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  • Pat­rina M. Clark, SPHR, HCS, RACC
    Speaker | Trainer | Con­sul­tant | Coach
01 Aug

Can You Feel It?

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It had been more than two years since the divorce with very lit­tle con­tact since then. The split had been ami­ca­ble and civil, and there did not appear to be any latent hos­til­ity or regret. At the same time, both had con­structed sto­ries about the rela­tion­ship that allowed them to move for­ward with their lives in a “pos­i­tive” way. It’s human nature to want to ratio­nal­ize and jus­tify … but that is where the ego lies, where head brain analy­sis allows us to con­struct the sto­ries that we believe best serve us.

Grad­u­ally over the last sev­eral months as I’ve become more com­mit­ted to heart based liv­ing, I’ve grown rather bored with my own sto­ries. I was cer­tainly no longer inter­ested in “the story” for each of my rela­tion­ships. I wanted to con­tem­plate the heart lessons from the rela­tion­ships – con­nect with the emo­tional and evo­lu­tion­ary lessons from these impor­tant life events.

So, as I sat at lunch talk­ing to my best friend yes­ter­day about life and love, it occurred to me that I had not yet truly made peace with the demise of what had been to date the most sig­nif­i­cant love rela­tion­ship of my life. The story I’d con­structed to neatly encap­su­late the rela­tion­ship went some­thing like this:

They were seem­ingly per­fect for one another in every way – attrac­tive, intel­li­gent, active, and artic­u­late African Amer­i­can cou­ple, each well-​respected and well-​regarded in their respec­tive pro­fes­sions – com­ing together to make things hap­pen and live the good life. Exter­nal pres­sures ate away at the con­nec­tion until there was lit­tle left other than apa­thy and resent­ment. They mutu­ally decided it would be bet­ter to peace­fully part ways – after all, it was not the first mar­riage or divorce for either of them and life was too short to spend it unhappy.

It was a com­mon story – per­haps all too com­mon in our soci­ety. But, in want­ing to bet­ter under­stand the heart lessons, I wrote a new story:

A won­der­ful man won­drously loved her. Sure, he had his lit­tle idio­syn­crasies just like every­one else. He was a gen­tle­man – hon­or­able, respon­si­ble, pro­tec­tive and lov­ing. A won­der­ful woman won­drously loved him. She, too, had her funny ways – per­haps, chief among them was her over-​reliance on the word “fine” when things were any­thing but fine. They served won­der­ful pur­poses in one another’s lives, and growth occurred for them both. While she couldn’t speak to the ways he had grown, she was much clearer about the ways in which she had grown.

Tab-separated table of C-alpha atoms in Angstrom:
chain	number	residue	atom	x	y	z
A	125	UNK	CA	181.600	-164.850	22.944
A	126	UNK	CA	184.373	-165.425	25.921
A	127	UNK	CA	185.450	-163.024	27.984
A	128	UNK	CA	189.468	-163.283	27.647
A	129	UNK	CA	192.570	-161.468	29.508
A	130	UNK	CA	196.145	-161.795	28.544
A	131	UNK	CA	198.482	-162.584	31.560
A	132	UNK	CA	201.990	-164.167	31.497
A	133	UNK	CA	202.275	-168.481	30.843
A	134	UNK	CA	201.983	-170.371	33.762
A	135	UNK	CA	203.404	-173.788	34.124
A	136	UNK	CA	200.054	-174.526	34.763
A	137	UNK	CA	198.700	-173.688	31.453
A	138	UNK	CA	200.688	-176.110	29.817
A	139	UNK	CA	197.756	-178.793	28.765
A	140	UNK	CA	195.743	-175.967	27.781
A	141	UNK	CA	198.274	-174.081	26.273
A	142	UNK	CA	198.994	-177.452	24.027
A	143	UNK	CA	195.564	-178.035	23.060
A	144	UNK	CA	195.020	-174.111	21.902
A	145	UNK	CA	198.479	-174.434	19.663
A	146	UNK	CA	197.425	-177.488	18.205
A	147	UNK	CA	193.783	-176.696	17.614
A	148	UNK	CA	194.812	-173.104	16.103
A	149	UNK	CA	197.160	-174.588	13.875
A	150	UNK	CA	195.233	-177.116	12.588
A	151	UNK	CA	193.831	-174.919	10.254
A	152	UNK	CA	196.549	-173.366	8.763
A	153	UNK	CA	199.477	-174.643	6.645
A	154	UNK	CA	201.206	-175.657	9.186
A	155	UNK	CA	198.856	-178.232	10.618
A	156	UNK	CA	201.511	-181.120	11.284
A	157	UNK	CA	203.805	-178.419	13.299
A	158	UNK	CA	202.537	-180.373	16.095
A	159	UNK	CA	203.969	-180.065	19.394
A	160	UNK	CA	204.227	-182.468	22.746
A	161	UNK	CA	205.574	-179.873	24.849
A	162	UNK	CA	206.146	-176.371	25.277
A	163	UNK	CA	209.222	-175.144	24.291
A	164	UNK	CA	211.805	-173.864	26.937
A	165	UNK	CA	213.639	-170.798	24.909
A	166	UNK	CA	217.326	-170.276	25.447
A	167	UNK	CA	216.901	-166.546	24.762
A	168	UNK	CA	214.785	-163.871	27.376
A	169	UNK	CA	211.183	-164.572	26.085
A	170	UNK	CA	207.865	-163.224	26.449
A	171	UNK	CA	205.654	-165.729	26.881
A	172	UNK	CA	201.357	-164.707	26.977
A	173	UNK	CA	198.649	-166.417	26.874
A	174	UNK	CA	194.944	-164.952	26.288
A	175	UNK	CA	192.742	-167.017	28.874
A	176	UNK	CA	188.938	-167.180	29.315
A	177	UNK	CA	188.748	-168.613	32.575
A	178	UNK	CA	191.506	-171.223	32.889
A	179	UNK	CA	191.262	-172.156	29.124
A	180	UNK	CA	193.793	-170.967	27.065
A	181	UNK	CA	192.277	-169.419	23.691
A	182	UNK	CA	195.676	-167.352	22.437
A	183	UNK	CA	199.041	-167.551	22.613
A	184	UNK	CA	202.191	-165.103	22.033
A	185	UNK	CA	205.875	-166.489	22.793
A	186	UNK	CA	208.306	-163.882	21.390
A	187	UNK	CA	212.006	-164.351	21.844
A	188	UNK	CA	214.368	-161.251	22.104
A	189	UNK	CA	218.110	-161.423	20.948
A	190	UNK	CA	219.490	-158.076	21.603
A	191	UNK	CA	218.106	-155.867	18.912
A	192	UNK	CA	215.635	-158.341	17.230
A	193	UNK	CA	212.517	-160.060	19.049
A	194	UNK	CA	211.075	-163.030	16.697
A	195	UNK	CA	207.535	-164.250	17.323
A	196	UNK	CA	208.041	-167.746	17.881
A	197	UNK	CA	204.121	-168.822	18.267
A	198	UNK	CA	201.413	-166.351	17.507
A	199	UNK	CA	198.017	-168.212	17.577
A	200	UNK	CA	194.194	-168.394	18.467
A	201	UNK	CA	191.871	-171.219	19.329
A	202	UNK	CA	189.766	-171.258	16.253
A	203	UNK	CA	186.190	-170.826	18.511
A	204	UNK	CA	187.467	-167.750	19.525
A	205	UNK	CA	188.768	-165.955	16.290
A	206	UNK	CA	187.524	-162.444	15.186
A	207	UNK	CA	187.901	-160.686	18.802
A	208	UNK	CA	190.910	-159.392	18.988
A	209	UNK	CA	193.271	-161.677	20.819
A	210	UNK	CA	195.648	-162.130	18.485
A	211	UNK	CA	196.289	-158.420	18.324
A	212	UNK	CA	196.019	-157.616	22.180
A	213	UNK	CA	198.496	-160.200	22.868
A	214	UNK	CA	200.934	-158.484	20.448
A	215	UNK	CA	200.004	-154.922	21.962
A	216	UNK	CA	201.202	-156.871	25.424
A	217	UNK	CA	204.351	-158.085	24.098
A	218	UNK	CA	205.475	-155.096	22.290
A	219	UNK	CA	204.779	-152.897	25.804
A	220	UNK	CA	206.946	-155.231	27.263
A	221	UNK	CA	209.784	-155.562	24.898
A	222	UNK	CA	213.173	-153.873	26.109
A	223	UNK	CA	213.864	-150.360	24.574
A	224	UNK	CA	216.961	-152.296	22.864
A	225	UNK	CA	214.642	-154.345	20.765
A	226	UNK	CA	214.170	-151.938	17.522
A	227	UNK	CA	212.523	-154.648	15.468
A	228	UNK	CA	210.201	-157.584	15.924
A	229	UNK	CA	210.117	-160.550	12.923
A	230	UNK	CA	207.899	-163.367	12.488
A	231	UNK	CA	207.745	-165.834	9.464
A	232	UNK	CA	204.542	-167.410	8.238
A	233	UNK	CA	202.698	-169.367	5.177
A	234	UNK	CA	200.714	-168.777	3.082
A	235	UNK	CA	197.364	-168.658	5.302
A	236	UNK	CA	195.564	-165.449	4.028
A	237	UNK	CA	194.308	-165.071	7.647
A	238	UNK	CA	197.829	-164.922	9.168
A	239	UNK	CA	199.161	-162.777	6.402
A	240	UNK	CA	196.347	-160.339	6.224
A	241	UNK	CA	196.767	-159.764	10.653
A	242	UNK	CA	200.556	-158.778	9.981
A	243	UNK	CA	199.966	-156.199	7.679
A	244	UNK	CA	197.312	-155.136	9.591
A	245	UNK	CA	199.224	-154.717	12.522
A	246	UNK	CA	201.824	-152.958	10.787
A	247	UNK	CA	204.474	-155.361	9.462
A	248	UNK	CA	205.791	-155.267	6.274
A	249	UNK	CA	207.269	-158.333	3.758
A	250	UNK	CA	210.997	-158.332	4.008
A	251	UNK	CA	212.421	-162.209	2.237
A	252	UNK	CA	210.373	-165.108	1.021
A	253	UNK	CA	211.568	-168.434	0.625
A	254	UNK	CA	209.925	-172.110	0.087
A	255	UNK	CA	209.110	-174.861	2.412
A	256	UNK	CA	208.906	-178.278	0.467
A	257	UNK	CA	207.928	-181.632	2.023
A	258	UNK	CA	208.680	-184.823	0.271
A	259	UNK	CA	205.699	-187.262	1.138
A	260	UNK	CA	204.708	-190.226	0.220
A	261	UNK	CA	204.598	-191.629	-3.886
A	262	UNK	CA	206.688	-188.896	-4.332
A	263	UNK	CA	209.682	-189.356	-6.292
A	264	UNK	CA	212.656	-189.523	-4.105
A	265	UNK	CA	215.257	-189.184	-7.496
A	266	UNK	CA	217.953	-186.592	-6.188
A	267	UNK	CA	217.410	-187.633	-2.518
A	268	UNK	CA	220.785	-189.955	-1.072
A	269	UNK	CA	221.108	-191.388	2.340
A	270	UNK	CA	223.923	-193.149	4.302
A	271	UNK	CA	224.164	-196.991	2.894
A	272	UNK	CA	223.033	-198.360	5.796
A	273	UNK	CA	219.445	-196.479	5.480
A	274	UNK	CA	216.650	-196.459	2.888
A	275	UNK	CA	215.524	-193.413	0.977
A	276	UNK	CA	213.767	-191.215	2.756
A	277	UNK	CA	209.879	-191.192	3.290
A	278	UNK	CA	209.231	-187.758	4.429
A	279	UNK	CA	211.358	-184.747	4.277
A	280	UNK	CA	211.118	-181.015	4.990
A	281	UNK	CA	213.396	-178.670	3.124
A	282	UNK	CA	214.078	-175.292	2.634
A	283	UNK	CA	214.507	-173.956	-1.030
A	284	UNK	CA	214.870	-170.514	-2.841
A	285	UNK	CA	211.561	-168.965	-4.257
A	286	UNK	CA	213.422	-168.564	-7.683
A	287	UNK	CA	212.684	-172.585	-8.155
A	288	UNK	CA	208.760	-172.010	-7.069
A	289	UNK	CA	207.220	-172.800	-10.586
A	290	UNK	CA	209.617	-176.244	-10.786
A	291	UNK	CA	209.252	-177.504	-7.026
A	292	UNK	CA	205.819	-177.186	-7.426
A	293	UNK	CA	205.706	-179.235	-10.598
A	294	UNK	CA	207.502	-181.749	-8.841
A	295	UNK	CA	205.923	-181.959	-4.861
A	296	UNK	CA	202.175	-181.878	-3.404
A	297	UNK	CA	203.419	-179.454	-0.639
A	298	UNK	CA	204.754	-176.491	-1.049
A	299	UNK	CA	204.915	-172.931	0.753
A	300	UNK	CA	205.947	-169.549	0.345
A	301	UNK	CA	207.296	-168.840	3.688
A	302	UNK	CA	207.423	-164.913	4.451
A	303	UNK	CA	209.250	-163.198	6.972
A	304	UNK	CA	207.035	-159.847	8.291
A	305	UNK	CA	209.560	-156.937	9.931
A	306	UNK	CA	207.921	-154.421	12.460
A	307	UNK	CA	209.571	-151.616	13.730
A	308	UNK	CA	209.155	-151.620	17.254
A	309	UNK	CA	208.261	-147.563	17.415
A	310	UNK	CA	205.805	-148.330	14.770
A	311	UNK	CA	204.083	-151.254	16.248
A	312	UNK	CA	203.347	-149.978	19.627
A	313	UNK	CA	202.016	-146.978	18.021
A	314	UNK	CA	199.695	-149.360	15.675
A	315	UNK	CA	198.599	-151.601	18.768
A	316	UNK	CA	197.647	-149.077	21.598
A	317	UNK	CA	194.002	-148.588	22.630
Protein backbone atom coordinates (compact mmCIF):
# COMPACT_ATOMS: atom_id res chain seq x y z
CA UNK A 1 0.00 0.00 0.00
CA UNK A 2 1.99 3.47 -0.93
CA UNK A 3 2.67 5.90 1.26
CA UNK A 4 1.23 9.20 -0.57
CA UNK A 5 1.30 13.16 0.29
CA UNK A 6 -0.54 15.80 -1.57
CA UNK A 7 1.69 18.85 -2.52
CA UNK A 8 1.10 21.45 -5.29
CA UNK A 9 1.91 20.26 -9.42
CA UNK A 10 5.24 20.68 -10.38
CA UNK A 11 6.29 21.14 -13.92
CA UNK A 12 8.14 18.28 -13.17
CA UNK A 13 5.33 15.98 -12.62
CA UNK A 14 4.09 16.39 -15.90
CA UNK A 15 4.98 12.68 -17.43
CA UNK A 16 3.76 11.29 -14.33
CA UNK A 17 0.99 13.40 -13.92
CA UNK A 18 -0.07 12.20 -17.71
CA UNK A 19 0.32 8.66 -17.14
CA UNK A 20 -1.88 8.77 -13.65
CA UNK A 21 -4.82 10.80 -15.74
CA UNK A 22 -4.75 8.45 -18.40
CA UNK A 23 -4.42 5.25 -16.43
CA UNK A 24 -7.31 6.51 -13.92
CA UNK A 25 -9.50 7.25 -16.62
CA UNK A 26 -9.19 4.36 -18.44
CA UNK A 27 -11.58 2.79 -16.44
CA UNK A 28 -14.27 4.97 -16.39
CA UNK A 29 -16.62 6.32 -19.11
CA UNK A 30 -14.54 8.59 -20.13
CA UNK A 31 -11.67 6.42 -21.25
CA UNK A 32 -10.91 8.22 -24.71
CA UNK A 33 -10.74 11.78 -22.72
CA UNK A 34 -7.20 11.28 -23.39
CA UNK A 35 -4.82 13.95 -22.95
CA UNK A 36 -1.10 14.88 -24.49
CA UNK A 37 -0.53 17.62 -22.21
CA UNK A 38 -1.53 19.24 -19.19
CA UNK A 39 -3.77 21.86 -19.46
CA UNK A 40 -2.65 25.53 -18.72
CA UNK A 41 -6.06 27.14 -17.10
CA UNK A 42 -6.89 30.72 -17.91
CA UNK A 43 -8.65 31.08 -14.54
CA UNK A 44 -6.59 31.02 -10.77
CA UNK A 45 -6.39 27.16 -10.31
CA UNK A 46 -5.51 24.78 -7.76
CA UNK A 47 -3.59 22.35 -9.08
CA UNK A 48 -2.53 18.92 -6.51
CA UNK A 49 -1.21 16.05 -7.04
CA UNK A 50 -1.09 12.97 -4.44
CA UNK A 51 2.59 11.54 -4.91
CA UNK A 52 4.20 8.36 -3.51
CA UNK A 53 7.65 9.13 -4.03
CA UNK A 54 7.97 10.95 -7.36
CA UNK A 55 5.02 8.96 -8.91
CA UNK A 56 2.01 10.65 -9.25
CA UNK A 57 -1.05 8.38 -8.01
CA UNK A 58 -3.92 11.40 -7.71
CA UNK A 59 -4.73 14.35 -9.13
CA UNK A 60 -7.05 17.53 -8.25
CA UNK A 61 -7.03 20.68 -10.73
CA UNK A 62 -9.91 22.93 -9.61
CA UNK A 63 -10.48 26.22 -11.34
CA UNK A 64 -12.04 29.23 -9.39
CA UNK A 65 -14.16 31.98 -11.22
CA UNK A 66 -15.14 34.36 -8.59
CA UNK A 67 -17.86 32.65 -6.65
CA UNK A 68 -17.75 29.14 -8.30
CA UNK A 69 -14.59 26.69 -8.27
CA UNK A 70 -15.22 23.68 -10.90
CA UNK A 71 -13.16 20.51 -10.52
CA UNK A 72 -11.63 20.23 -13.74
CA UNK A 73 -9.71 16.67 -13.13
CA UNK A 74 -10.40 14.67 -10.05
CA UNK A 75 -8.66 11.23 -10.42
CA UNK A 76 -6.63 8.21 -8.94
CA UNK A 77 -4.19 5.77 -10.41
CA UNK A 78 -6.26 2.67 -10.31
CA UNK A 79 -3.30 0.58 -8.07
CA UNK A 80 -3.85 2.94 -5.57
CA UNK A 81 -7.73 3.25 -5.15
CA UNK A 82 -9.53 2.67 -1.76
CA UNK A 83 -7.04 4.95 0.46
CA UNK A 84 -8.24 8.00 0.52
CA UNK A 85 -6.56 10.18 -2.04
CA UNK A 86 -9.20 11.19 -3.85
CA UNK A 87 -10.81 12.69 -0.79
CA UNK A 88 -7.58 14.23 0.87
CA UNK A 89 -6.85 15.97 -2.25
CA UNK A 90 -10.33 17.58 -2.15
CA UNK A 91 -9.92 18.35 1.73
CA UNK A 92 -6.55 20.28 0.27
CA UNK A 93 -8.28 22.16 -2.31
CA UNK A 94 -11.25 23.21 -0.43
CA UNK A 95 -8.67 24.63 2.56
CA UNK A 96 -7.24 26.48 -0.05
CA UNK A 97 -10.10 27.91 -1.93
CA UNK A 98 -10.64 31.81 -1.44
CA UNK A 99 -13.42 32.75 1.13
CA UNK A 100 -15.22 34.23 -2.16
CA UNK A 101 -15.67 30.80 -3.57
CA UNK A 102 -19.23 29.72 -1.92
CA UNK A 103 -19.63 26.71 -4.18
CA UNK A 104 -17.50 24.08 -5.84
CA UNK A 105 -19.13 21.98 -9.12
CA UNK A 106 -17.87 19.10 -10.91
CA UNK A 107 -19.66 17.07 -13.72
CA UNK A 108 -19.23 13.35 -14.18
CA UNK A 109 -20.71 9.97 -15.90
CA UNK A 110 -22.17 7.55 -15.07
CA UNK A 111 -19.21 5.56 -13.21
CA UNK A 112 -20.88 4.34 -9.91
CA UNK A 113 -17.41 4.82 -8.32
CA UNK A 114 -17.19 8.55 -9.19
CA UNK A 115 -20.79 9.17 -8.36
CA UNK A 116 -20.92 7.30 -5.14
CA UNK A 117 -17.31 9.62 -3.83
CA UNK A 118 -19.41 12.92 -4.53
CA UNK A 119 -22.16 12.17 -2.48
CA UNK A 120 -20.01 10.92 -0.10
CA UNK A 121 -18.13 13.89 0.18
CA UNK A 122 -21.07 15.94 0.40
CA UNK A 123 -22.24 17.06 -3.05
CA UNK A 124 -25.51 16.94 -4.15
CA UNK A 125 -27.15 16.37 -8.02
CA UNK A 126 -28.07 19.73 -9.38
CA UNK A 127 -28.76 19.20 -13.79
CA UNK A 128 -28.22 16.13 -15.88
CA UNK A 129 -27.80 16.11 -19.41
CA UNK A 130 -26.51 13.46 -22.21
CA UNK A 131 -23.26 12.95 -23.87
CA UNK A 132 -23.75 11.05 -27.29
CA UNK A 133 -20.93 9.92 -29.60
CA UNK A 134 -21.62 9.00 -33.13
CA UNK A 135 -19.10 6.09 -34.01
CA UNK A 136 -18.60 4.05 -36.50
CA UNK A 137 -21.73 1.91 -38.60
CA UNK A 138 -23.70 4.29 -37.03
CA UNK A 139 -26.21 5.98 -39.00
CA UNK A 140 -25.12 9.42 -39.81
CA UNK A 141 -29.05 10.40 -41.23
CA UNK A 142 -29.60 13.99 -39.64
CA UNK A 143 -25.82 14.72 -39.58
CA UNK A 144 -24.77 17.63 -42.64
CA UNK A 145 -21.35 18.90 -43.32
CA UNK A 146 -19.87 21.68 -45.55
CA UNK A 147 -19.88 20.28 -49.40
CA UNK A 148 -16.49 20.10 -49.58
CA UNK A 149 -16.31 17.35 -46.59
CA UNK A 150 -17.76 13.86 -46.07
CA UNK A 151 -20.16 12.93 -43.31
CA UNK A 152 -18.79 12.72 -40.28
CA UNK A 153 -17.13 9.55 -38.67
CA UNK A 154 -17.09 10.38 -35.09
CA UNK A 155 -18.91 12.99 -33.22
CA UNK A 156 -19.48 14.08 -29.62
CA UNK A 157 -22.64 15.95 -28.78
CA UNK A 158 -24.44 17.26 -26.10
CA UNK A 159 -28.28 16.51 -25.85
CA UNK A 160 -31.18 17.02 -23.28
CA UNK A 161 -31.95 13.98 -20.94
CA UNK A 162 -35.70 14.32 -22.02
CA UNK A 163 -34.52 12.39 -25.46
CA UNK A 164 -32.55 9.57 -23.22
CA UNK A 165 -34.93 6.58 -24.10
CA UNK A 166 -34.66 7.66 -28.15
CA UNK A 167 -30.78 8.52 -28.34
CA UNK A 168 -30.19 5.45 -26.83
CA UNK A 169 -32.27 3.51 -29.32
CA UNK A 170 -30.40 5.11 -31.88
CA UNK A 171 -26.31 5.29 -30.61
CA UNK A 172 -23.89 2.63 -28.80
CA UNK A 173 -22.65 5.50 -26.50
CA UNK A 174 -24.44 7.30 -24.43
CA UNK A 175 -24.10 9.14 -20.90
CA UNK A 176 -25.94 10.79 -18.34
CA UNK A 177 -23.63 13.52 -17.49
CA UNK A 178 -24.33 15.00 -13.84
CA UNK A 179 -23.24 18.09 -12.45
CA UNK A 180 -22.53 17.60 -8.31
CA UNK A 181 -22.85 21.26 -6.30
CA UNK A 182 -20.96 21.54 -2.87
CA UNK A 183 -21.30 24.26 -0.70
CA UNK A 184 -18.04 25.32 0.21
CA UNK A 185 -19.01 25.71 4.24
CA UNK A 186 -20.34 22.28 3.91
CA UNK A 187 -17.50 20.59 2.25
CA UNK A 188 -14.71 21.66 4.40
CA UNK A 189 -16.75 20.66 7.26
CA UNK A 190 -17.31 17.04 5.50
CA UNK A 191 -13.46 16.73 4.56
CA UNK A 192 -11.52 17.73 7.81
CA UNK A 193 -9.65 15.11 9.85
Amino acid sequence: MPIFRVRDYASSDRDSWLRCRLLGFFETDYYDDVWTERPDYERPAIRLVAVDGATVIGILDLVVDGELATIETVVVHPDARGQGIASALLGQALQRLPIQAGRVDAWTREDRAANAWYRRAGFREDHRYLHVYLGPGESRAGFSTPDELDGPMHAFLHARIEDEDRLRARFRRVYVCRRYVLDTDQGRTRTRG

She would take the fol­low­ing life lessons with her as she moved more con­fi­dently in the direc­tion of her dreams:

- Allow myself to be vul­ner­a­ble in your rela­tion­ship. It’s the only way to deeply con­nect.

- Allow myself to be sur­prised

– no mat­ter how con­fi­dent you are that you already know the out­come. It’s the only way to see things anew.

- Expect great things. That which we feed grows, so bet­ter to expect won­der­ful, mar­velous out­comes than dis­as­trous out­comes. You’ll be able to deal with tragedy should it strike … no need to spend pre­cious moments wor­ry­ing.

- Com­mu­ni­cate from the heart – no mat­ter what. We too often get lost in the sto­ries in our heads and some­how make them our real­ity. They are only sto­ries that we’ve con­structed

– and, we are free to rewrite them or write new ones any­time we choose.

While it is pos­si­ble to “think” our way to more joy­ful liv­ing in a sit­u­a­tion or for a period of time, to sus­tain joy­ful liv­ing, we must feel it in our hearts and our souls. And, the more we prac­tice heart-​based liv­ing, the bet­ter we become at it … and the bet­ter our lives become and the lives of those we touch.

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